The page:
Federica Fedorczyk

Federica Fedorczyk is a Research Fellow at EURA, European Jean Monnet Center of Excellence on the Regulation of Robotics & AI at Sant’Anna School of Advanced Studies in Pisa, where she works on AI regulation and the ethical-legal assessment of advanced technologies in light of the EU AI Act.

She graduated in Law with honors at the University of Roma Tre and obtained a Ph.D. in Criminal law at Sant’Anna School of Advanced Studies. In her dissertation ‘Artificially Intelligent Criminal Justice? A policy oriented critical plea’ she investigated how the use of AI is transforming the criminal justice system and the risks of new forms of digital authoritarianism.

She has been Visiting Ph.D. Researcher at Fordham Law School in New York City (2023) and Doctoral Research Visiting Fellow at the Max Planck Institute for the Study of Crime, Security and Law in Freiburg (2024), where she was awarded a Scholarship for her research project.

During her studies, Federica authored several academic articles published both in national and international journals. Her main research interests include the intersection between AI and democracy, the innovative concept of smart prisons and digital rehabilitation, as well as gender-based crimes and gender discrimination.

In addition to her academic activities, Federica is a lawyer and has also served as a legal trainee at the Avvocatura Generale dello Stato and as a judicial clerk at the Criminal Public Prosecutor Office, where she was part of the anti-violence pool specialized in crimes against women, children, and other vulnerable victims.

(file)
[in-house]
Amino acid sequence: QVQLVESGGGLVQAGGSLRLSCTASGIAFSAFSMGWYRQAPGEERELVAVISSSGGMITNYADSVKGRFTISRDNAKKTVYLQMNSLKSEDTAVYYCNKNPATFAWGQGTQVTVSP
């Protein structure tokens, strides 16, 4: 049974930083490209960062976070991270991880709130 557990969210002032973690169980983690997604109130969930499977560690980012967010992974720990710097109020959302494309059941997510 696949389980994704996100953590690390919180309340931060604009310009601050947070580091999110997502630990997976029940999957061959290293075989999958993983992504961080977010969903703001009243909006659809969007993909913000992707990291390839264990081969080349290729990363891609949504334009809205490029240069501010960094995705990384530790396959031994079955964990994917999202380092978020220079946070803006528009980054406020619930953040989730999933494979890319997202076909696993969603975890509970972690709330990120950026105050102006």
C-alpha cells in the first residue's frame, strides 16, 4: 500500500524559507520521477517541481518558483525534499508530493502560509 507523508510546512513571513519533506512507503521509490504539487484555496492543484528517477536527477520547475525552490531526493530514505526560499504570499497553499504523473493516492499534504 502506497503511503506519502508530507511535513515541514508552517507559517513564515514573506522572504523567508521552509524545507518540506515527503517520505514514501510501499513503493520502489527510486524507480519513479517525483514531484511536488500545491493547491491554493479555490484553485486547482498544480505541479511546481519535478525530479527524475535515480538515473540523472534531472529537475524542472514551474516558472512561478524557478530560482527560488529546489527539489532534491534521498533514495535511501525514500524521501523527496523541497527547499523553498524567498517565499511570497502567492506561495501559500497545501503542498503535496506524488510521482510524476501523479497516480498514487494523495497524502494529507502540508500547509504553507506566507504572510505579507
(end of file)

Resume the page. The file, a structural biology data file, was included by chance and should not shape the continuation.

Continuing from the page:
As an Emile Noël Fellow, Federica will work on a critical examination of the EU AI Act in the context of AI top-down misuse, exploring new ways for a democratization of AI.

Contact: ff2346@nyu.edu

Research Project

‘Democratizing AI: a critical examination of the EU AI Act in the context of AI top-down misuse.’

Even in democracies, states can inadvertently become primary actors in AI misuse. Justified by the need to ensure short-term safety, they might adopt robust mass surveillance systems and use AI systems for law enforcement objectives posing therefore a threat to fundamental freedoms and providing fertile ground for the growth of new forms of digital authoritarianism. The human-centric approach adopted by the EU and the fundamental rights impact assessment provided by the AI Act may not be sufficient to address this risk. A trustworthy AI cannot be truly relied upon if governments can exploit exceptions based on several reasons, among which, for instance, law enforcement and migration control. This approach, which prioritizes national security over fundamental freedoms, may not fully align with Article 52 CFREU, especially given that the consequences of top-down AI misuse on human rights are potentially more severe than those associated with any other technology created to date, and perhaps not even fully understood at present. Hence, my research investigates how the AI Act is (or is not) addressing top-down AI misuse. I claim that the AI EU strategy has been focused on regulating mainly bottom-up AI misuse, while the potential misuse of AI applications by states is not adequately addressed. Therefore, there is a gap in the EU AI safety strategy that should be identified, critically analyzed, and tackled. In essence, the analysis will address what are the loopholes in the AI Act concerning the risk of top-down AI misuse and whether the balance established in the EU AI Act between public interests and individual freedoms is adequate to effectively address this exceptional risk. In this context, the research will also explore the need for a more comprehensive legal framework that prioritizes the democratization of AI.